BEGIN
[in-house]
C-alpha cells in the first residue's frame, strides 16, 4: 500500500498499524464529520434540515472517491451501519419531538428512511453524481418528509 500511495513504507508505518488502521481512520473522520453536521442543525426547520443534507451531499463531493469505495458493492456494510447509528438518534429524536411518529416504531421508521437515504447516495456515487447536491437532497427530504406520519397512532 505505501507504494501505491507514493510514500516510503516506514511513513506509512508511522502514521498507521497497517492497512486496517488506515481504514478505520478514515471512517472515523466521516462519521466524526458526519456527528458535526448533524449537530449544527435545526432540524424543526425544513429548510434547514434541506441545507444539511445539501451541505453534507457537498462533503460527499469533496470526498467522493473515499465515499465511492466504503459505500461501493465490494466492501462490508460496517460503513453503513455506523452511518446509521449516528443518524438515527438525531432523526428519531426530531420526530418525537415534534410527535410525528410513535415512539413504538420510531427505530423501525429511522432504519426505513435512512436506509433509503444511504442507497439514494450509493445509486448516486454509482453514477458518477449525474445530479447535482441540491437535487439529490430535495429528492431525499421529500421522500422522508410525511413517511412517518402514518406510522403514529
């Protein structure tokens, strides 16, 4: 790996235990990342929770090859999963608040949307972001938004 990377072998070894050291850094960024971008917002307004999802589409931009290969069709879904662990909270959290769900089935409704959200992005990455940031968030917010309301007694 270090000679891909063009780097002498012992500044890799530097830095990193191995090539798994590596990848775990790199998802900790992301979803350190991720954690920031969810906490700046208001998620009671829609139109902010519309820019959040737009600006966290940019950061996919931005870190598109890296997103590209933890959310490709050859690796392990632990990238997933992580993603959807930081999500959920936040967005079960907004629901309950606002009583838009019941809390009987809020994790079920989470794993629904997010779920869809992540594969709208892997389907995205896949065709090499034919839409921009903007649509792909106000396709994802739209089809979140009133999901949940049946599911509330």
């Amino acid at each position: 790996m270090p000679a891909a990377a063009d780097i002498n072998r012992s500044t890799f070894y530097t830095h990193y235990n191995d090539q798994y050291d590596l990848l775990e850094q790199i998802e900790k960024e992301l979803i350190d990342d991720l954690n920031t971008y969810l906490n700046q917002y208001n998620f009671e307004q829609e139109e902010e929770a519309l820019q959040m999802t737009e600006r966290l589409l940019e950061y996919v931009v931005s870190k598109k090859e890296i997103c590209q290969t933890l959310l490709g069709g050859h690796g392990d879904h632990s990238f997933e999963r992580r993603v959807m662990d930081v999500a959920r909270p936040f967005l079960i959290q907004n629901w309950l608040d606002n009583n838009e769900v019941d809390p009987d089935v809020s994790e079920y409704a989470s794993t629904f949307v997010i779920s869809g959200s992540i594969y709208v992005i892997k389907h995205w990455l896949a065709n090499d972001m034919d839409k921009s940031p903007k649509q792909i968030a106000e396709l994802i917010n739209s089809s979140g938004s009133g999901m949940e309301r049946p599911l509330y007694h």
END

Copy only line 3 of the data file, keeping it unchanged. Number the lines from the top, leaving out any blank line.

């Protein structure tokens, strides 16, 4: 790996235990990342929770090859999963608040949307972001938004 990377072998070894050291850094960024971008917002307004999802589409931009290969069709879904662990909270959290769900089935409704959200992005990455940031968030917010309301007694 270090000679891909063009780097002498012992500044890799530097830095990193191995090539798994590596990848775990790199998802900790992301979803350190991720954690920031969810906490700046208001998620009671829609139109902010519309820019959040737009600006966290940019950061996919931005870190598109890296997103590209933890959310490709050859690796392990632990990238997933992580993603959807930081999500959920936040967005079960907004629901309950606002009583838009019941809390009987809020994790079920989470794993629904997010779920869809992540594969709208892997389907995205896949065709090499034919839409921009903007649509792909106000396709994802739209089809979140009133999901949940049946599911509330």